mini Miranda Fair Debt Collection Practices Act

Woman on phone call holding papers
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When debt collectors contact you whether it's by mail or phone, one of the first things they'll say is"This is an attempt to collect a debt and any information obtained will be used for that purpose." This statement is commonly referred to as the "mini Miranda" because it’s similar to the Miranda rights that law enforcement must use to warn suspects of their right to remain silent, the right to an attorney, and the right to a court-appointed attorney if the suspect can’t afford one.

Debt collectors are only required to give the full mini Miranda in their initial communication with you. The disclaimer keeps debt collectors from tricking you into giving up information that can be used against you. If a third-party debt collector contacts you and doesn't give the disclosure, it has violated the Fair Debt Collection Practices Act, the law that governs what debt collectors can and can't do. You may have a grounds to sue the debt collector.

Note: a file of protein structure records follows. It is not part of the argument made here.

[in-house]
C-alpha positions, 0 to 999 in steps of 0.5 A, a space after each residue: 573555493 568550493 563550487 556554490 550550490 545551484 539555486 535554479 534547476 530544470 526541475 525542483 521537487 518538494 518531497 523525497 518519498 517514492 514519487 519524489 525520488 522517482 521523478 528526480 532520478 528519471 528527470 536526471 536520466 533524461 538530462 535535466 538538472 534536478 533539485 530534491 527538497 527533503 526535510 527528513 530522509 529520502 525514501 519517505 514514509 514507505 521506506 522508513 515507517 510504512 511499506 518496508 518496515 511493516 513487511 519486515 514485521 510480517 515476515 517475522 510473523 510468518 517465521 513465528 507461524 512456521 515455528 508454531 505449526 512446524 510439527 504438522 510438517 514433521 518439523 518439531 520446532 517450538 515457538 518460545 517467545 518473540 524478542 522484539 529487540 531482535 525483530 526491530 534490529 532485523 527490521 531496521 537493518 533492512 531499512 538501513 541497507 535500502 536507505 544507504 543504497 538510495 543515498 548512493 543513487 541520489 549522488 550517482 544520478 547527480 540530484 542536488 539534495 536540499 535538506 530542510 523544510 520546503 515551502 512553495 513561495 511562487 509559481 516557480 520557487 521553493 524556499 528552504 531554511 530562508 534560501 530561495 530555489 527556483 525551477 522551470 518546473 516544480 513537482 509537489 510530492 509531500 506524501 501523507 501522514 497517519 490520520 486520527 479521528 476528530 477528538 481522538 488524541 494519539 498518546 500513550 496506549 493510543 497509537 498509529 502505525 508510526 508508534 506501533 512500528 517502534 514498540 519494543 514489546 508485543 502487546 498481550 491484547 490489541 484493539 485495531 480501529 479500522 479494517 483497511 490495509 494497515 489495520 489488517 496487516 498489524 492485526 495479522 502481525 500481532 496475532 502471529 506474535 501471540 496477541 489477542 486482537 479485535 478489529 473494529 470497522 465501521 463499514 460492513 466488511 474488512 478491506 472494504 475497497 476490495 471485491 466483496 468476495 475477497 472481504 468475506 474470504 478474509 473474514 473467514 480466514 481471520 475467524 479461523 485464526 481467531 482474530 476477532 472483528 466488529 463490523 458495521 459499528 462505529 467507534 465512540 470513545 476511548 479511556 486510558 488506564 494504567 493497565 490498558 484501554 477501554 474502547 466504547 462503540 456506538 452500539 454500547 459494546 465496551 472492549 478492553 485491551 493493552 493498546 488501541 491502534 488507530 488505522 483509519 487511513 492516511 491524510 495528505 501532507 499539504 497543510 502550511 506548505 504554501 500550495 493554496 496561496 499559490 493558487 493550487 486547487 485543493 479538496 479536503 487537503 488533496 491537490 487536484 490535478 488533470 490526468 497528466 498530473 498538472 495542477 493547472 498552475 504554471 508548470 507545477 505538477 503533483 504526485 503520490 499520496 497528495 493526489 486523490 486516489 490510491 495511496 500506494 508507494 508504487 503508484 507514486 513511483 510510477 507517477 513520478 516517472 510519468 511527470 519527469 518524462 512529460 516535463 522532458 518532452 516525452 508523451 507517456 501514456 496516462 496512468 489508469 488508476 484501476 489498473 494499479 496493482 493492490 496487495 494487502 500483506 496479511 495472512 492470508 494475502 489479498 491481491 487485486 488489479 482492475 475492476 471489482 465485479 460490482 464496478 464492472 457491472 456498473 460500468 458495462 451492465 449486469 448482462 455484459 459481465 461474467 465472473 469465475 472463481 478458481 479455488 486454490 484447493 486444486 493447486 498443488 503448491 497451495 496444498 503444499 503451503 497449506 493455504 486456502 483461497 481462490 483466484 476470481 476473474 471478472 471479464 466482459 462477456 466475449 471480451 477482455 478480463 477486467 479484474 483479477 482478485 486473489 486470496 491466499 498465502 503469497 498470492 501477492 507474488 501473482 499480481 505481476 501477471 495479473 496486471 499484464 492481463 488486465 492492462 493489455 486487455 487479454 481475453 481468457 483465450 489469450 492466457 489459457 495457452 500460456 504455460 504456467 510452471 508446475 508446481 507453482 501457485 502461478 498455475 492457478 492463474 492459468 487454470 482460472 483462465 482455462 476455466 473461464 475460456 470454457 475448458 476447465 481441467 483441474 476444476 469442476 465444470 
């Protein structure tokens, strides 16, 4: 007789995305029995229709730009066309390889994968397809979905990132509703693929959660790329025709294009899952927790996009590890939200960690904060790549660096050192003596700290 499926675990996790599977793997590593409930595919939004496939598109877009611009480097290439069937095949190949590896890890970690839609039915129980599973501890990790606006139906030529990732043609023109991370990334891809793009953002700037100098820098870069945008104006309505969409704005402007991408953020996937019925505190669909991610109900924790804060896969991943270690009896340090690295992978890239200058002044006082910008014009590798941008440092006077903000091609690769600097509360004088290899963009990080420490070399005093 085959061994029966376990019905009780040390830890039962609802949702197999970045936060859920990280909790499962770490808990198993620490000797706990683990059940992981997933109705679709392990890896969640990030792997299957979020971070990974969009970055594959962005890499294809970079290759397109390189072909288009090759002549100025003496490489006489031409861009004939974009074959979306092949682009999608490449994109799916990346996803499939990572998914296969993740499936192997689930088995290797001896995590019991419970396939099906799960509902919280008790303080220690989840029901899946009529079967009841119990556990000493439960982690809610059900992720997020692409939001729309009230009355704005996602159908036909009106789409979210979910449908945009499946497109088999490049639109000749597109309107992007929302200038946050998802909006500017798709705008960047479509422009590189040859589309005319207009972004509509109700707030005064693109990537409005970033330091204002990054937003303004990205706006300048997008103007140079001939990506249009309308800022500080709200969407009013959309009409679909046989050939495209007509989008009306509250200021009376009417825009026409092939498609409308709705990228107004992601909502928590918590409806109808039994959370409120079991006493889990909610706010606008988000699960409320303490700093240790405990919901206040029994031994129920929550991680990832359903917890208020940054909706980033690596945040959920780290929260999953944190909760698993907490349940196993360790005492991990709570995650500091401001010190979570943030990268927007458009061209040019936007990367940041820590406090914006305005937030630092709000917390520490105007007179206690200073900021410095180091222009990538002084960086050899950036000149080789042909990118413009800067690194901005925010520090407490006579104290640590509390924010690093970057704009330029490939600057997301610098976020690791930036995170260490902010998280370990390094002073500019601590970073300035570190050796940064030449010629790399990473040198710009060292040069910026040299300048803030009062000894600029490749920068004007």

When you're under arrest, you must be careful what you say so as not to incriminate yourself. The same thing goes when you're talking to debt collectors - anything you say in the conversation can be used to help the collector pursue you for the debt. A specific example is when you're dealing with a debt that's past the statute of limitations for your state. Something as simple as an admission that the debt is yours could restart the clock on the statute and give the collector more time to sue you for the debt.